I’ve been fortunate enough to meet Marcus Samuelsson in person on two different occasions. I first met him at a cooking class at Central Market back in 2012, and the following year, he participated in a Brooklyn Brewery event benefiting Slow Food Austin that was held at Springdale Farm. Obviously, I’m a fan, and I couldn’t wait to have a look at his newest book, The Red Rooster Cookbook: The Story of Food and Hustle in Harlem, of which I received a review copy. Of course, the book is full of recipes for the great food that’s served at the restaurant, but it’s also full of stories about Harlem where the restaurant is located. The stories cover past and present and make evident Samuelsson’s respect and affection for this community. The recipes begin with cocktails and bar snacks. Right away, I started mixing up a Rum Rum Punch. It’s made with coconut water, pineapple juice, lime juice, white rum, and Goslings Black Seal rum, and it did not disappoint. I only wish I’d had some of the Cauliflower Frites with Green Mayonnaise or Fish Croquettes to go with it. The dishes in this book include American classics, a few from Ethiopian cuisine, some inspired by the cultures present in Harlem, and some more modern chef creations. So, you’ll find Fried Yardbird, Corn Bread, Beef Kitfo with Awase, Pescado Wrapped in Banana Leaves with Green Sauce, Curried Goat Stew, and Lacquered Halibut with Charred Eggplant and Spinach. Some are more complicated than others, but they all offer great flavor combinations and, in some cases, interesting hits of spice. I was ready to make the Peas and Rice that involves cooking the rice in coconut milk with tomatoes and then make the Red Rooster Hot Sauce to drizzle on top until I turned a few more pages and saw the Sunday Tomato Eggs dish. And, I did make it for Sunday brunch. 

Let me start by saying that this dish was to be made with Mexican pork chorizo, but I used soy chorizo instead. The first step was to cook the chorizo with onion, celery, and garlic. Next, canned tomatoes were added along with capers, chopped Kalamata olives, a minced chipotle in adobo, and some water. The mixture was left to simmer for a few minutes before freshly grated horseradish was added. Eggs were then cracked directly into the mixture and cooked until set. Meanwhile, some sourdough bread was toasted to serve on the side. Just before serving, basil was added on top.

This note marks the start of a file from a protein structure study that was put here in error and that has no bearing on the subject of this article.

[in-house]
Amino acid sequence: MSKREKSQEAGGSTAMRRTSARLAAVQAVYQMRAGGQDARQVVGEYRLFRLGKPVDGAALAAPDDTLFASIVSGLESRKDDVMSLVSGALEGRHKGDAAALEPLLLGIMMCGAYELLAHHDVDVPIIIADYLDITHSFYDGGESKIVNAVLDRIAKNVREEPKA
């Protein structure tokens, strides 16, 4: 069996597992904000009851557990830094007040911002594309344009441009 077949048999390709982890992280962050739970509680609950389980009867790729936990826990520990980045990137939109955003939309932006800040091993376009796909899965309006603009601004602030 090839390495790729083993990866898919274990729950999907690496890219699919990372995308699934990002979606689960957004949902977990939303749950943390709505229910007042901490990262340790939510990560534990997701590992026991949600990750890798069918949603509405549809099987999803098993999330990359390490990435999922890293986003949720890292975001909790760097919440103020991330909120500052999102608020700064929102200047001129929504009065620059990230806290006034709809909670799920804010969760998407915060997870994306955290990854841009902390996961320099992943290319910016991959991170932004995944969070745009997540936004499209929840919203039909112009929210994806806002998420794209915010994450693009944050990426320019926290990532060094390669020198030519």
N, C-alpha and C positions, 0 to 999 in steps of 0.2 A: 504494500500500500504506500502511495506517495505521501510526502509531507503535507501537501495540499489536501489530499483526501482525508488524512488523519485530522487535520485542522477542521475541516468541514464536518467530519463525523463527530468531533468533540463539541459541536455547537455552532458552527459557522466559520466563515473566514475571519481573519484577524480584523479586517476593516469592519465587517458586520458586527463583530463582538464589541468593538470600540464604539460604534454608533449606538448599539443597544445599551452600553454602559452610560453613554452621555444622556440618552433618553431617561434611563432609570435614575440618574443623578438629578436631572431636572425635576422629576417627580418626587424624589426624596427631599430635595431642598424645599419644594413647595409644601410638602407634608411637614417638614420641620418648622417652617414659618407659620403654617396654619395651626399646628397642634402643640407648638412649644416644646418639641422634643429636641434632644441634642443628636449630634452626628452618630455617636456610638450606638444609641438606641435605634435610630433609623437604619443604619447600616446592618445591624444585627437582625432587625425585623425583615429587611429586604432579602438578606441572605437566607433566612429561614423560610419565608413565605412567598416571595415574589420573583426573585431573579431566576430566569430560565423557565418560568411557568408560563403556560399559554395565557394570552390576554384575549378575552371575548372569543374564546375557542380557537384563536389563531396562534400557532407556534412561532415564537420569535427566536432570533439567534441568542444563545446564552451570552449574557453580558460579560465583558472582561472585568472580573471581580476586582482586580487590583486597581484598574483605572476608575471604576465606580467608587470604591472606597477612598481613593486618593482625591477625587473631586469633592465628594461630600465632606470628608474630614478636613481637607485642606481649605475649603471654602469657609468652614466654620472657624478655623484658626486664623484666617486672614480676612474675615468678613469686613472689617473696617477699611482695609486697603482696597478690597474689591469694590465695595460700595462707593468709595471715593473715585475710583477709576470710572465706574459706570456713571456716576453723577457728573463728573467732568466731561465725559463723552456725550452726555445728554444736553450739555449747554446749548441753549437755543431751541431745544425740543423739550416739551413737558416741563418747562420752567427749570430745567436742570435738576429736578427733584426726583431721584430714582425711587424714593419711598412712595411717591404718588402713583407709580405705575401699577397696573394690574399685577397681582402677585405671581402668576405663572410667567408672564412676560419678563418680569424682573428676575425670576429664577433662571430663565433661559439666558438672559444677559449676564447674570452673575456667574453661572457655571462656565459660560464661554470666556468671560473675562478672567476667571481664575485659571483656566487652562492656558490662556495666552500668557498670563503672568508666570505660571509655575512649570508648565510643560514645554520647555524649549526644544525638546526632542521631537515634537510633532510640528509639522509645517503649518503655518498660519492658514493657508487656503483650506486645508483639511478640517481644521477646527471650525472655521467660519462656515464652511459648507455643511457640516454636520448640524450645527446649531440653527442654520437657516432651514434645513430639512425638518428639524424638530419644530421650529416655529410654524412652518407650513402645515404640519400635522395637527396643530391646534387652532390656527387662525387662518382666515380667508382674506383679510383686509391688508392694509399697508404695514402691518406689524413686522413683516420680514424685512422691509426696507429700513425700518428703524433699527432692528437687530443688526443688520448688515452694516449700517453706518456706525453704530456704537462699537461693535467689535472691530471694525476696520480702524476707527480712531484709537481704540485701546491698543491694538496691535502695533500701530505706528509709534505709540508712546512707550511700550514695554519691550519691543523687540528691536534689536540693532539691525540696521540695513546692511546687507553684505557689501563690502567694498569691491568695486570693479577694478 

This dish was a lot like shakshuka, but here there were spicy, bloody mary flavors along for the ride. For a brief moment, I wondered if it was all too much with the chorizo, celery, chipotle, and horseradish, but it definitely was not. The flavors meld nicely and make an exciting surround for the eggs. Here’s how I know the dish was fantastic: there was supposed to have been a piece of burrata with each serving. I love burrata. I bought the burrata just for this dish. Then, I completely forgot about it. I plated the dish, took photos, ate it happily, and only later realized I had forgotten the burrata. If it was good enough that I didn’t even realize it was missing the burrata, then it was very, very good. Read this book to learn about Harlem, the Red Rooster, and to cook some good food. 

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Monday, November 7, 2016

Pureed Plantain Soup with Crispy Shallots

Have you booked a trip to Cuba? Are you intrigued to visit now that it’s become just slightly easier to do so? I’d love to see everything before any major real estate development takes place, but I don’t have a trip planned at this point. In the meantime, I’ve been reading a review copy I received of the new book Cuba!: Recipes and Stories from the Cuban Kitchen. I’m fascinated with the fincas, or farms, where land that’s less than ideal for growing food is being slowly turned into productive areas with traditional, earth-friendly techniques. Soil is being revived with crops that return nutrients to the ground, and only natural fertilizers are used. The stories in the book are based on just a few visits to Cuba by the authors. The recipes cover Cuban basics, snacks, sandwiches, stews, meat dishes, seafood, sweets, and drinks. There are a few that I wasn’t sure are entirely authentic, classic, Cuban dishes like the Caribbean Black Bean Burger and the Mojito Cake. I did love seeing the Jibarito, though, and I can’t wait to make that again soon. I always seem to be drawn to recipes with plantains. This time, the Pureed Plantain Soup got my attention because it’s a texture I’d never tried with plantains.